Some people might not like King inserting himself into the story, but I found that it added an extra dimension that was intriguing. How do writers view their characters, especially characters that they’ve developed over several years? Do these individuals become almost tangible, and a part of the writer’s own life? Seems quite possible to me, but I’ve never written a novel, so who am I to say.

And then you have a character like Susannah, a black woman from the 1960s who lost her legs years earlier, kicking ass and taking names in every book of the series, and did I mention that she does this all without legs? She’s unbelievably tough and determined, and puts many of the other characters with all of their limbs to shame. Oh, and she also harbors at least one other personality in her brain at all times (Detta), a more violent, sadistic individual who emerges at key moments. (Mia only stays for a little while). Susannah must keep Detta in check at all times, and that’s not easy. But she does it, all while throwing sharpened dishes and climbing around unforgiving terrain and falling in love with Eddie Dean and jumping back and forth between universes. NOT BAD.

Also, you have stories within stories throughout the series, contributing to the almost material heft of the tale. It stretches out across space and time, both within its own world and in ours. Roland’s own back-story is even its own book (Wizard and Glass– one of my least favorites in the series, but whatever). And then there are the stories of Calla Bryn Sturgis….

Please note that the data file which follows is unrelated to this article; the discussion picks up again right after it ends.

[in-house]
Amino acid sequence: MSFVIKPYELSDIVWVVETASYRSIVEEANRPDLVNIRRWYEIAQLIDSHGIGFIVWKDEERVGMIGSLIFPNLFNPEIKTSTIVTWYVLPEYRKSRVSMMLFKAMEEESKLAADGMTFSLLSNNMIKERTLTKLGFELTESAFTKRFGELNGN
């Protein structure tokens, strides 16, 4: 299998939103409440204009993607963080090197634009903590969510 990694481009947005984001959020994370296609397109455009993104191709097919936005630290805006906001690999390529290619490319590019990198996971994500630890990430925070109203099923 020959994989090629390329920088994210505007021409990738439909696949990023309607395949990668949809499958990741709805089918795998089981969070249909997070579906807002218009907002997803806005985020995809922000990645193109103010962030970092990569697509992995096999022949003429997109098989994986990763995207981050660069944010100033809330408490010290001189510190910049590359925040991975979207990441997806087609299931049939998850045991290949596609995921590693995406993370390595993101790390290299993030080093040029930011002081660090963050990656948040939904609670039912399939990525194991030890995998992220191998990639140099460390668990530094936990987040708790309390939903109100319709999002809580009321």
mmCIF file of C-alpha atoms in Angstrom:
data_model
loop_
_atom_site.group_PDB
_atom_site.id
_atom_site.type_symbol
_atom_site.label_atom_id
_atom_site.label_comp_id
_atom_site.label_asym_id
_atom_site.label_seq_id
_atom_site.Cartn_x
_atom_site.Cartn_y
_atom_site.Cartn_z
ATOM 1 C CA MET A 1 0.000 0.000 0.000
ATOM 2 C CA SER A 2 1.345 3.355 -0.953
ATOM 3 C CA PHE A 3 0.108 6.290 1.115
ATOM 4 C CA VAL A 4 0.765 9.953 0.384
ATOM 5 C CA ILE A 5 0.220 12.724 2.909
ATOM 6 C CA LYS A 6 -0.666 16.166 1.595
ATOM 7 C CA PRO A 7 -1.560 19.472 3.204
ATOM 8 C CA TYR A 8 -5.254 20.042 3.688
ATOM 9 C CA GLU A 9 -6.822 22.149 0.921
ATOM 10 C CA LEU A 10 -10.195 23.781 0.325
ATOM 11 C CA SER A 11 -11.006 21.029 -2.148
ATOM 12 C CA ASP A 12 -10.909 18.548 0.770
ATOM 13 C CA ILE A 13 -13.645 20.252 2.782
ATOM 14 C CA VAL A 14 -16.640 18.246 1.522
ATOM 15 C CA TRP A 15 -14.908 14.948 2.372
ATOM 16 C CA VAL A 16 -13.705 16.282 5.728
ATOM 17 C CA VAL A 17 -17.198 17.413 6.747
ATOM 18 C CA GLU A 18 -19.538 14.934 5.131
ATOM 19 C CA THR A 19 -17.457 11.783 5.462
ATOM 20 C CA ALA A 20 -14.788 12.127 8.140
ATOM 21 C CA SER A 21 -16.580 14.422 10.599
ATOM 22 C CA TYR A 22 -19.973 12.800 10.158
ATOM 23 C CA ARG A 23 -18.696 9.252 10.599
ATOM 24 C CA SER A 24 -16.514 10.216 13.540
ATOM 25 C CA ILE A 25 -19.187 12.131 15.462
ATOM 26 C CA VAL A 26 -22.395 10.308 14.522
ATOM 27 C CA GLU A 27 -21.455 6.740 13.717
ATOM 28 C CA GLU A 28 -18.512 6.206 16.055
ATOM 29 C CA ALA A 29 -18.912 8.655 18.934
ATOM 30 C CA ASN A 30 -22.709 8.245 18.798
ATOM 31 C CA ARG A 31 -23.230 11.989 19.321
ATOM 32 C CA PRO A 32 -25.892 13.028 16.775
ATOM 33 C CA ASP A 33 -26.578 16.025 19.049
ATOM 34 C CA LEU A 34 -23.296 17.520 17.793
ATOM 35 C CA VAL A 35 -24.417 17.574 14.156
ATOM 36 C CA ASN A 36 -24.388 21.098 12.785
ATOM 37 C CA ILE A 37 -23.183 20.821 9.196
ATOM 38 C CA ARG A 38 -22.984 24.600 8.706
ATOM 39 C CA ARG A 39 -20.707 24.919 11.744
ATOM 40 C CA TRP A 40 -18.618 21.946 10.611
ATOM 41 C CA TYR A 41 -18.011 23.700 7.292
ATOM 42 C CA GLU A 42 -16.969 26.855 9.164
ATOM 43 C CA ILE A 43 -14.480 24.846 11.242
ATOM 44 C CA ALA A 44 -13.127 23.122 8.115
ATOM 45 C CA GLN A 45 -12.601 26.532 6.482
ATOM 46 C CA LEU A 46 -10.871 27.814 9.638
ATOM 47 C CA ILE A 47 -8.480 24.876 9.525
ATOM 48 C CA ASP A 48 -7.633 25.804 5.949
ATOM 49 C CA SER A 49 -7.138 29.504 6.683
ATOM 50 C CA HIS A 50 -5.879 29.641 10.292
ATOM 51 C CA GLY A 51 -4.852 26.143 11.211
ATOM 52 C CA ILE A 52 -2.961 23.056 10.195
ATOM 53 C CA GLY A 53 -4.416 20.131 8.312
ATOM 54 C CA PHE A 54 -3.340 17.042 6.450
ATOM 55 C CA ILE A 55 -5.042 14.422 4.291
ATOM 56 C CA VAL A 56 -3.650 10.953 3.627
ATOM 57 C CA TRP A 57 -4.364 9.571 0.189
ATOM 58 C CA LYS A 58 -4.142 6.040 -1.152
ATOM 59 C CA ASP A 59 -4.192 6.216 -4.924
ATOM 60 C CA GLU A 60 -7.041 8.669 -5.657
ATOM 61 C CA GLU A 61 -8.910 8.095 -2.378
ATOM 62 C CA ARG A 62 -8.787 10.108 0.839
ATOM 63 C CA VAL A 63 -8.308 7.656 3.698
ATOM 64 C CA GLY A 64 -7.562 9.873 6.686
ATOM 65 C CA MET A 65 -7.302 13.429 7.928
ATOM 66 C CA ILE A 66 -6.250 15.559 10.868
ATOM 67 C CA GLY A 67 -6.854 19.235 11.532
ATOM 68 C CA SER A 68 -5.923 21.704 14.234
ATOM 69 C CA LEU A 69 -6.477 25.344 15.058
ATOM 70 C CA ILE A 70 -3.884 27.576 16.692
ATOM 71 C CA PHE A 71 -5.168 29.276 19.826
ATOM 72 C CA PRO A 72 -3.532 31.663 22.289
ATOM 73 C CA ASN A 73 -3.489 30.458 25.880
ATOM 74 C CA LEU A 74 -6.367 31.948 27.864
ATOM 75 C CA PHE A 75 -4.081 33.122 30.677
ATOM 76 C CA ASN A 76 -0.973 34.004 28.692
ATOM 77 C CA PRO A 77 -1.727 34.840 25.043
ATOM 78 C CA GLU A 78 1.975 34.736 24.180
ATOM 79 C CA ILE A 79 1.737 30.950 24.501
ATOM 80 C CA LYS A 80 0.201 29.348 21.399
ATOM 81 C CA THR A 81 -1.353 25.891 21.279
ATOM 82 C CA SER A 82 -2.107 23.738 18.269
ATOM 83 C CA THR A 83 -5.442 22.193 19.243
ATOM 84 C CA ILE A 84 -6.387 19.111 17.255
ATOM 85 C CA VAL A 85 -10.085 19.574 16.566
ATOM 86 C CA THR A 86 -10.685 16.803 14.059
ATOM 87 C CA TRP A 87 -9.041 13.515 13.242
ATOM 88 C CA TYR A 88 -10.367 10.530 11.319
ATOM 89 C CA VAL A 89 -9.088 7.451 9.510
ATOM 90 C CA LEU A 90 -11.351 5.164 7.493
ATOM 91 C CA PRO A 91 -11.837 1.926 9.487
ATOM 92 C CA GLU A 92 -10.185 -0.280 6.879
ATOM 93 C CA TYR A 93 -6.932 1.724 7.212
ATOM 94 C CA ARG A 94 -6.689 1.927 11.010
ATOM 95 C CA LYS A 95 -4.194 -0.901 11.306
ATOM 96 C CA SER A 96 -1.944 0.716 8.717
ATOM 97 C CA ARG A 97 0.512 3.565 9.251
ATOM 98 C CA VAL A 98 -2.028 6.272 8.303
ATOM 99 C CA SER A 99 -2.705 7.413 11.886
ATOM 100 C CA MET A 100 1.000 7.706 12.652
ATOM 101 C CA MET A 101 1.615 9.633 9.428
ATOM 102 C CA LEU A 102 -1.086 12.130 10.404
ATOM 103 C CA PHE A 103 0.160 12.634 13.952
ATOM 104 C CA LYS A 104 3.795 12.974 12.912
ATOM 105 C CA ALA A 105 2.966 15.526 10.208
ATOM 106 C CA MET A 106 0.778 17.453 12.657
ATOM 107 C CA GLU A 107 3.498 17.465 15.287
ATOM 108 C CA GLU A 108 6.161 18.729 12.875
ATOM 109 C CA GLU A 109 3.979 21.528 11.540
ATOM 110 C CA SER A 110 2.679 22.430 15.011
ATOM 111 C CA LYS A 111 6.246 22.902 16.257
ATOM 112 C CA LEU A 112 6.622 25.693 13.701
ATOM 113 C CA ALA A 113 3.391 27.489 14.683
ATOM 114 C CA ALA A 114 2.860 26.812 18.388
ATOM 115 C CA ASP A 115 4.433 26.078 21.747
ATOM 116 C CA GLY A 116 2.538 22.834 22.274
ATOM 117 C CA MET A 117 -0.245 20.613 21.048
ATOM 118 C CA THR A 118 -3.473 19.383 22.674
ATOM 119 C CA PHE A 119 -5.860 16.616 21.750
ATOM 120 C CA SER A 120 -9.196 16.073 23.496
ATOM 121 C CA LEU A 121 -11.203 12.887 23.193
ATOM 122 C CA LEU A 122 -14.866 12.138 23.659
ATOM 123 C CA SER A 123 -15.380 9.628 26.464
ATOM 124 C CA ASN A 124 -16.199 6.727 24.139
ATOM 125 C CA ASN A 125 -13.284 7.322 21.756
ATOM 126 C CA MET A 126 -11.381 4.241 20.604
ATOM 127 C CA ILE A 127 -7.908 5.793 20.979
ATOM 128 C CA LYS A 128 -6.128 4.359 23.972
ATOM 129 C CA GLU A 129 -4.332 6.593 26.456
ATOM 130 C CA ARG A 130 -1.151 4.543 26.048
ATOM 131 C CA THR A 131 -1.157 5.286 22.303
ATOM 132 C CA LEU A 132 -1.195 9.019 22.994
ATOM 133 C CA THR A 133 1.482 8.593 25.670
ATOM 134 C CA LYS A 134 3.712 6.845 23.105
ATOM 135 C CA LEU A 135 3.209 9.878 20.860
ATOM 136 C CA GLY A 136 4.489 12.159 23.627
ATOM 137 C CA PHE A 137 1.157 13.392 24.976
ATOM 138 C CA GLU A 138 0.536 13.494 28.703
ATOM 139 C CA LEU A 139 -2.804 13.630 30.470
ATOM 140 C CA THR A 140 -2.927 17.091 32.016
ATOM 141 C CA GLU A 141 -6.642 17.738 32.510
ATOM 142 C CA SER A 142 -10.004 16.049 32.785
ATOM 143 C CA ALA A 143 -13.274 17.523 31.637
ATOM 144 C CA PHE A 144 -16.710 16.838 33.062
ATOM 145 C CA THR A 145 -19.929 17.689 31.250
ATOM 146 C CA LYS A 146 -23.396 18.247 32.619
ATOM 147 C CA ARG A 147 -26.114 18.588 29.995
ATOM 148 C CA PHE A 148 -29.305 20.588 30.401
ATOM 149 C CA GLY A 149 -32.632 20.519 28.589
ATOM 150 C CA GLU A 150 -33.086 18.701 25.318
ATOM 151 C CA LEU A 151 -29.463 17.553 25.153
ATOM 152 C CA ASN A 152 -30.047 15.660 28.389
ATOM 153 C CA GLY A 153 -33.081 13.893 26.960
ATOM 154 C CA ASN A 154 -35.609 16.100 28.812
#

But the ending, guys. It wraps around on itself, like that episode of Star Trek TNG where they get stuck side-swiping another starship and exploding over and over again until they can send a message to their future selves about how to escape. Even though Roland is doomed, within the series, to repeat his quest forever, each time someone reads the Dark Tower series, it’s like that reader has escaped. I think about another TNG episode- where the holographic Professor Moriarty is convinced that he has been brought into the real world and flies off to the stars in a shuttlecraft, but we know that he’s still a hologram, trapped inside a continuously running program that the crew of the Enterprise can peek in on whenever they want.

King even interrupts the conclusion to directly address the reader, asking why he or she insists on a more “satisfying” ending- why do we want to know what’s inside the Dark Tower? Don’t we understand that it’s the journey, not the destination, that counts? But then, figuratively throwing up his hands, King obliges and explains what Roland saw, only to throw us back to the first line: “The man in black fled across the desert, and the gunslinger followed.”

And there’s just something about the juxtaposition of post-apocalyptic civilizations and decrepit technology that gets me all a-twitter.

The cycle of life and death; multiple universes; the mixing of genres (western, fantasy, science fiction, myth)- these elements help make the Dark Tower series the masterpiece that it truly is.

Let’s hope the film does it justice.